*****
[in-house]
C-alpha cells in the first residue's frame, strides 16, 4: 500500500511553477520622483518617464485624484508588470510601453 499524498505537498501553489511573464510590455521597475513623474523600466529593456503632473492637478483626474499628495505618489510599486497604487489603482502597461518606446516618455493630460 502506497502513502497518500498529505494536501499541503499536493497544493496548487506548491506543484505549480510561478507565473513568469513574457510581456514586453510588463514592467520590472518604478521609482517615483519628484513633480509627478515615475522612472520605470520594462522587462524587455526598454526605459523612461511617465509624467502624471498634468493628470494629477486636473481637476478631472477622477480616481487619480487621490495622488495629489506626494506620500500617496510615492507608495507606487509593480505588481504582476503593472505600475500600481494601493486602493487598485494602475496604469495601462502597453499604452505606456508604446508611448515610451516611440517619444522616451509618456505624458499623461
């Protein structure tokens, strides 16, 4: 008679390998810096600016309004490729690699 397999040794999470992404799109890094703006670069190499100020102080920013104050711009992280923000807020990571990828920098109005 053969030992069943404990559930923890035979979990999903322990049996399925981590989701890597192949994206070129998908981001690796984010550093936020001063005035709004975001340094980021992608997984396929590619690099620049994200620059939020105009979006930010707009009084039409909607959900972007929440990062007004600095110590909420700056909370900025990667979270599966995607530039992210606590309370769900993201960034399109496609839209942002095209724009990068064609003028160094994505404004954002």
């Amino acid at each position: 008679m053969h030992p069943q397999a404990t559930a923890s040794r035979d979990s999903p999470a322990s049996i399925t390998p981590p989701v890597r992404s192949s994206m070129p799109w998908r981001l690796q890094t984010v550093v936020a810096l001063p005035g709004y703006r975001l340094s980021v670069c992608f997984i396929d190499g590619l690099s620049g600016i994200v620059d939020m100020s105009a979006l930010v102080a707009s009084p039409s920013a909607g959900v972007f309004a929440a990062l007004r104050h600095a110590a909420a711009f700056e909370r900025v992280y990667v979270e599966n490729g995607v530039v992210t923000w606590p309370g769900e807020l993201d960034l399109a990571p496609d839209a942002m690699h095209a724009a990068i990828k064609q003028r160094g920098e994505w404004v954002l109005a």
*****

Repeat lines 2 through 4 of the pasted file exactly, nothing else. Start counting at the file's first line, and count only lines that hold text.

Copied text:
C-alpha cells in the first residue's frame, strides 16, 4: 500500500511553477520622483518617464485624484508588470510601453 499524498505537498501553489511573464510590455521597475513623474523600466529593456503632473492637478483626474499628495505618489510599486497604487489603482502597461518606446516618455493630460 502506497502513502497518500498529505494536501499541503499536493497544493496548487506548491506543484505549480510561478507565473513568469513574457510581456514586453510588463514592467520590472518604478521609482517615483519628484513633480509627478515615475522612472520605470520594462522587462524587455526598454526605459523612461511617465509624467502624471498634468493628470494629477486636473481637476478631472477622477480616481487619480487621490495622488495629489506626494506620500500617496510615492507608495507606487509593480505588481504582476503593472505600475500600481494601493486602493487598485494602475496604469495601462502597453499604452505606456508604446508611448515610451516611440517619444522616451509618456505624458499623461
């Protein structure tokens, strides 16, 4: 008679390998810096600016309004490729690699 397999040794999470992404799109890094703006670069190499100020102080920013104050711009992280923000807020990571990828920098109005 053969030992069943404990559930923890035979979990999903322990049996399925981590989701890597192949994206070129998908981001690796984010550093936020001063005035709004975001340094980021992608997984396929590619690099620049994200620059939020105009979006930010707009009084039409909607959900972007929440990062007004600095110590909420700056909370900025990667979270599966995607530039992210606590309370769900993201960034399109496609839209942002095209724009990068064609003028160094994505404004954002």
């Amino acid at each position: 008679m053969h030992p069943q397999a404990t559930a923890s040794r035979d979990s999903p999470a322990s049996i399925t390998p981590p989701v890597r992404s192949s994206m070129p799109w998908r981001l690796q890094t984010v550093v936020a810096l001063p005035g709004y703006r975001l340094s980021v670069c992608f997984i396929d190499g590619l690099s620049g600016i994200v620059d939020m100020s105009a979006l930010v102080a707009s009084p039409s920013a909607g959900v972007f309004a929440a990062l007004r104050h600095a110590a909420a711009f700056e909370r900025v992280y990667v979270e599966n490729g995607v530039v992210t923000w606590p309370g769900e807020l993201d960034l399109a990571p496609d839209a942002m690699h095209a724009a990068i990828k064609q003028r160094g920098e994505w404004v954002l109005a």